cartclosemenuprintrestart

Smell training

Help yourself

What is smell training?

It is a supportive technique for people who have suffered smell loss. 

Smell training has been demonstrated in over a dozen scientific studies to be of benefit for people who have lost their sense of smell after a virus or injury. It used to be thought that it was only for people who had some natural recovery already and so could experience some smell messages. Now we know that if people start training immediately after the virus has cleared or the injury has taken place, they can improve their chances of smell recovery. This goes for post-viral and head injury patients.

Smell training is not a cure, but a way of amplifying your recovery. Every time you do it, you are stimulating the olfactory nerves that help you smell. And this is what encourages them to heal. As Nancy Rawson, cell biologist at the Monell Chemical Senses Center says “I think that the most important message is that smell training is not a far-fetched notion. It is based on years of learning how the olfactory and nervous systems work, and specifically, how nerve cells — and especially olfactory nerve cells — are generated or maintained (to read more from Nancy, click here). Think of it as physiotherapy for your nose.

What you will need

To begin smell training, you will need a kit. You can find instructions here. You can also order from the AbScent shop, by going here. The original smell training essential oils were rose, lemon, clove and eucalyptus. They remain the standard for smell training kits, but there is no reason why you can’t choose your own oils based on your personal preference. You might find it helpful to have a couple of kits around the house where you will see them and remember to use them. Remember, you need to smell train twice daily for a minimum of four months to feel any benefit - but more training will be better for you.

Start where you are

It will be really helpful for you to do a self-assessment before you start smell training. Why? You can compare your level of smell and experiences today and after a couple of months of smell training. It will help you see your progress. You can do this by clicking here. Think of it as the “starting line”.

How to do it

Keep your smell training kit(s) where you have easy access to them throughout the day. A good idea is to keep a kit by your bedside where you will remember to use it just after you wake up and before going to sleep at night.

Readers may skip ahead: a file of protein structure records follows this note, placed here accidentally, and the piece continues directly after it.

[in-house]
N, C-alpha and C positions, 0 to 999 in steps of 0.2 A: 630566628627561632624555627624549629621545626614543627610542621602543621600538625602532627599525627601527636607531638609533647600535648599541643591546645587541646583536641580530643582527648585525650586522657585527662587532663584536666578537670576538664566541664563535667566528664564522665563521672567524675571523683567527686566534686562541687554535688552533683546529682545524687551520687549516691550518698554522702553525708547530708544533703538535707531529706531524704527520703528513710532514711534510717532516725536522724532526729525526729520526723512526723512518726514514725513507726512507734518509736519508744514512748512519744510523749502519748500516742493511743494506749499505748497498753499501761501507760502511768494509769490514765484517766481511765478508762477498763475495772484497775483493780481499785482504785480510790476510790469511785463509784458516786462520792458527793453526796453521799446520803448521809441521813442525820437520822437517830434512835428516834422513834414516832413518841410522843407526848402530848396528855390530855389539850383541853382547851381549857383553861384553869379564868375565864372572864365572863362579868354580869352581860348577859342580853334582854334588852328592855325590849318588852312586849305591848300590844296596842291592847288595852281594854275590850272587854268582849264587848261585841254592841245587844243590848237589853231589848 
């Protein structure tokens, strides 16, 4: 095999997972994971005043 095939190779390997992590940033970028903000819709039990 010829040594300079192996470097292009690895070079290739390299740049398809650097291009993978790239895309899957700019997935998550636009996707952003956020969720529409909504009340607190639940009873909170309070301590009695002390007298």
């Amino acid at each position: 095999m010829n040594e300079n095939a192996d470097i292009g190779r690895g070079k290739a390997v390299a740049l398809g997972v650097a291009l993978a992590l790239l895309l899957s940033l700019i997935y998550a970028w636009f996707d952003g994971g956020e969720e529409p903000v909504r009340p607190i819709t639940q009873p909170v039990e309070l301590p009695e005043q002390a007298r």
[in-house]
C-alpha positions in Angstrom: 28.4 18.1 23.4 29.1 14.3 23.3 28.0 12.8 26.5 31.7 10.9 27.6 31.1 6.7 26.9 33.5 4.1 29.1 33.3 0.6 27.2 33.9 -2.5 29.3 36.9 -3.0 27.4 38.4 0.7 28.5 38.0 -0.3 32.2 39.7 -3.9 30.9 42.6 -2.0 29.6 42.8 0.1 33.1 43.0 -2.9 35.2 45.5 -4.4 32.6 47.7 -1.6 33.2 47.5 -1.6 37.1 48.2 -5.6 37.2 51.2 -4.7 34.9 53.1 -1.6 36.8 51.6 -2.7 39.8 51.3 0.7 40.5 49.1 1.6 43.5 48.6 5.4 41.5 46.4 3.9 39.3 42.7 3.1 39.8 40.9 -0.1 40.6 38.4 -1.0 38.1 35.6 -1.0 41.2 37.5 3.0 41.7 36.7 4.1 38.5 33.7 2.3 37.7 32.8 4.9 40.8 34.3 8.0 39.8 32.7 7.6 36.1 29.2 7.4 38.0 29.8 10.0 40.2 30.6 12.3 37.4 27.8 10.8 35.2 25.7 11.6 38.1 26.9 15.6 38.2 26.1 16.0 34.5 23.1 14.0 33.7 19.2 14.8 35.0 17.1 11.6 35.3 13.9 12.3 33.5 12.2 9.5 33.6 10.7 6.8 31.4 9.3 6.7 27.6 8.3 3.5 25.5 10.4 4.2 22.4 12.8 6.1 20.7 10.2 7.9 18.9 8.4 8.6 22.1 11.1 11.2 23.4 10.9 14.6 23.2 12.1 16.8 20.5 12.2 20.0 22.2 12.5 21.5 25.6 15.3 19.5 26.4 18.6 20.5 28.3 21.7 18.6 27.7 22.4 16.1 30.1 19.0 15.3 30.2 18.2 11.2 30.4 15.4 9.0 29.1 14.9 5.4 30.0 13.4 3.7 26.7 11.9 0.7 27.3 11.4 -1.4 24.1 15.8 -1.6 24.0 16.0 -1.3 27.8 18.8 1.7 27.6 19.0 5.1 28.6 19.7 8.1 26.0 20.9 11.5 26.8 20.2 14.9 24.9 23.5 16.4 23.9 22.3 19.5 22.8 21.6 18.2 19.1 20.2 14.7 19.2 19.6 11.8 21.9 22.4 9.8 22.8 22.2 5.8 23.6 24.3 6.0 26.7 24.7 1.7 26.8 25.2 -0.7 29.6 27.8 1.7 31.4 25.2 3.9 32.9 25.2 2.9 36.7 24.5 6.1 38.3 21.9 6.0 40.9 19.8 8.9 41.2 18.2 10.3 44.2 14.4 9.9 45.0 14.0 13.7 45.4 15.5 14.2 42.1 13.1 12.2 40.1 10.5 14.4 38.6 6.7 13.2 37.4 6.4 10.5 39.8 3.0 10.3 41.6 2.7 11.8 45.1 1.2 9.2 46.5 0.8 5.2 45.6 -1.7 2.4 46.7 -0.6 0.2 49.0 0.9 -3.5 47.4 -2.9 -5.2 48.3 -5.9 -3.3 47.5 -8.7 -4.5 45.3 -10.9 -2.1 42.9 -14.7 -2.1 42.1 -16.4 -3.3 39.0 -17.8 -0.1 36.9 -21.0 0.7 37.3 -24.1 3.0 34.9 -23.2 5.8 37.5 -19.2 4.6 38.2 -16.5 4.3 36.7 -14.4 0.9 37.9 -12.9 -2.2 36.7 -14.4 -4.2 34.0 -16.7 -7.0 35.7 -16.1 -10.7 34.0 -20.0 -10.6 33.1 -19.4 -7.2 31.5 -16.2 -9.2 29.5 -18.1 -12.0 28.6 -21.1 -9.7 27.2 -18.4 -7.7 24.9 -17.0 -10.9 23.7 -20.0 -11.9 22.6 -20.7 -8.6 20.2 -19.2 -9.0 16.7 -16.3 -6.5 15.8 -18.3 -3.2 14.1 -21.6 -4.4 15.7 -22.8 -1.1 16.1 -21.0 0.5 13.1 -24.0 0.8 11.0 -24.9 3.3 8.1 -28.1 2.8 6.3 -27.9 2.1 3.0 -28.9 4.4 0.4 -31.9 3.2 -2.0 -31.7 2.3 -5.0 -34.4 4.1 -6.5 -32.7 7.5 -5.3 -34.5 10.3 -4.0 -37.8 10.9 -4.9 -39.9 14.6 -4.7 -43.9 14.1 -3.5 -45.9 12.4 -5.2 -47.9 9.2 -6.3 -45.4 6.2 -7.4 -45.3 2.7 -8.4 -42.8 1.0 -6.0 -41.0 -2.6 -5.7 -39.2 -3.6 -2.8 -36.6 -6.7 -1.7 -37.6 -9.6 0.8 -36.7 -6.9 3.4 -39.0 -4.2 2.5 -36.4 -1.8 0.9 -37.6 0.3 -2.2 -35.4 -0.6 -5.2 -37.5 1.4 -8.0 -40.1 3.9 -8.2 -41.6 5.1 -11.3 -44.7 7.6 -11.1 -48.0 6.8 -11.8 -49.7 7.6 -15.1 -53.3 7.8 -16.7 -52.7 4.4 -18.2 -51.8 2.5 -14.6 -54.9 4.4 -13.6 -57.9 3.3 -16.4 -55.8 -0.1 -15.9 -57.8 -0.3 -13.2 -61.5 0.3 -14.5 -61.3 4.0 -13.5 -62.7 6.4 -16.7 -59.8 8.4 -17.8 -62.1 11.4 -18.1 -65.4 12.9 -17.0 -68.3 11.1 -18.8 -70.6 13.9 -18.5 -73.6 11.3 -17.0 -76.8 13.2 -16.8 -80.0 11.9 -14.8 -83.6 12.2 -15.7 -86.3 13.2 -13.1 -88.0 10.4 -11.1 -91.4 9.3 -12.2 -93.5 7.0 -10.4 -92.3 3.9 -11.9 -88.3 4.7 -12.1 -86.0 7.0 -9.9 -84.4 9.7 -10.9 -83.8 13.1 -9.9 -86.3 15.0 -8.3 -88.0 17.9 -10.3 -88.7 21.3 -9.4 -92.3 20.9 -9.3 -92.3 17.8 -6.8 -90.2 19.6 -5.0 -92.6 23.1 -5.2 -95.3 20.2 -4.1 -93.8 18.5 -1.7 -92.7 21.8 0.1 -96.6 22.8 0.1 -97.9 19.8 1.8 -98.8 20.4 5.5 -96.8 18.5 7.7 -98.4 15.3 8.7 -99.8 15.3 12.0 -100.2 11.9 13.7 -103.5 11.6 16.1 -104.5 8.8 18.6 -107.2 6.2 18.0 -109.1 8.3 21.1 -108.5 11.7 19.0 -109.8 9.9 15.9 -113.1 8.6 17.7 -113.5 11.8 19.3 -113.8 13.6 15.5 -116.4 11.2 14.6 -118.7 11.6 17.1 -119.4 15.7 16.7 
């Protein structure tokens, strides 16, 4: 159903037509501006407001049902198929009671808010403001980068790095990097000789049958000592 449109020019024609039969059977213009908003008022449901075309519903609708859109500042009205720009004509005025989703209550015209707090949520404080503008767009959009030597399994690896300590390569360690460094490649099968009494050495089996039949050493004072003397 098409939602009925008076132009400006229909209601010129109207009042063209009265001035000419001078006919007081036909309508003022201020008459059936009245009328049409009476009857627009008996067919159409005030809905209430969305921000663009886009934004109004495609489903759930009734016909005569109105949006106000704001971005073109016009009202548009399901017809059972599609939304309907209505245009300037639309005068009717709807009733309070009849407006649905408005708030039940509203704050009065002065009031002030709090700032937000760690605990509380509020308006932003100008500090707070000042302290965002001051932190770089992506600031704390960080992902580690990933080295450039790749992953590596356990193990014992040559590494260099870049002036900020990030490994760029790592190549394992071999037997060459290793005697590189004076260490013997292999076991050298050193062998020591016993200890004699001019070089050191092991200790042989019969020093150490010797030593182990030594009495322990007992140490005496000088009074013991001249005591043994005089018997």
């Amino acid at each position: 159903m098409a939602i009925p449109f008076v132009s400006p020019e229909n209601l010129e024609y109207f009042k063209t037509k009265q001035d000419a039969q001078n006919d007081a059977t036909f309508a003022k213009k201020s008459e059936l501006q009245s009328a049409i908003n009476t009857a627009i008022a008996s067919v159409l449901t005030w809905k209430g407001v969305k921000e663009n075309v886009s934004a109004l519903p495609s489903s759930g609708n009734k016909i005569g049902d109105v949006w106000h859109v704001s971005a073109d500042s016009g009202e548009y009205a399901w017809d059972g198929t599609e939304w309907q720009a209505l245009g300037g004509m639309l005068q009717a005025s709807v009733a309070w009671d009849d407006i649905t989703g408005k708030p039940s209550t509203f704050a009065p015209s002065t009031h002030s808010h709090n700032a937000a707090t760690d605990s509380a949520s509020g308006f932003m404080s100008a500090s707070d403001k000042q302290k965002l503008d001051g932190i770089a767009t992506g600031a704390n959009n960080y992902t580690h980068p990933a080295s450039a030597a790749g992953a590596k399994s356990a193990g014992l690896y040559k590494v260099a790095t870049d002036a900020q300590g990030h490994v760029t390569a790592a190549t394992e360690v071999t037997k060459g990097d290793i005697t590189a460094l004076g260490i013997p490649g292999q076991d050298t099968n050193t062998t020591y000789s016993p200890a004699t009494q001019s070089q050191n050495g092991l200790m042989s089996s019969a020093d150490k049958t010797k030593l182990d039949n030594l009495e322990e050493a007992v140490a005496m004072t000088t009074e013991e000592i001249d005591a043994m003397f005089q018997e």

Open a jar and hold it close to your nose. Take some gentle sniffs for 20 seconds. During this time, concentrate on what you are doing. Keep your mind on lemon for instance, or one of the other smell training smells. Try to block out any intrusive thoughts. Be as attentive as you can and try to recall what your experience of lemon was.

Close the jar after 20 seconds and take a few breaths. Then go on to the next jar. If you’d like written instructions to keep with your kit, click here.

Encouragement!

Even if you can’t smell anything today, start training and give it a shot. A damaged olfactory nerve has a good chance to repair itself, and smell training is the way you can help that happen faster.

Many people feel they are “not ready” to start smell training after their injury or virus. It’s really important to understand that the earlier you begin, the greater the benefit to you in the long run. Losing your sense of smell can be so hard, and it is easy to feel discouraged and down. Smell training is a positive step you can take for yourself. It’s a way you can take control of the situation.

Want to hear from others who are smell training? Request access to our Facebook forum and find moral support and advice from others living with smell loss.

How does smell training work?

Smell training stimulates the olfactory complex in the brain. Nancy Rawson, Associate Director of the Monell Center in Philadelphia and cell biologist gives her comments on what is happening when patients smell train here.  In clinical trials, the patients who used smell training fared better in the areas of identification and discrimination of smells than patients who did no training at all.

Also, patients who trained with higher concentrations of smells did better than those who trained with “less smelly” samples. Even after stopping the smell training, the patients who had used the method more or less maintained their improvement.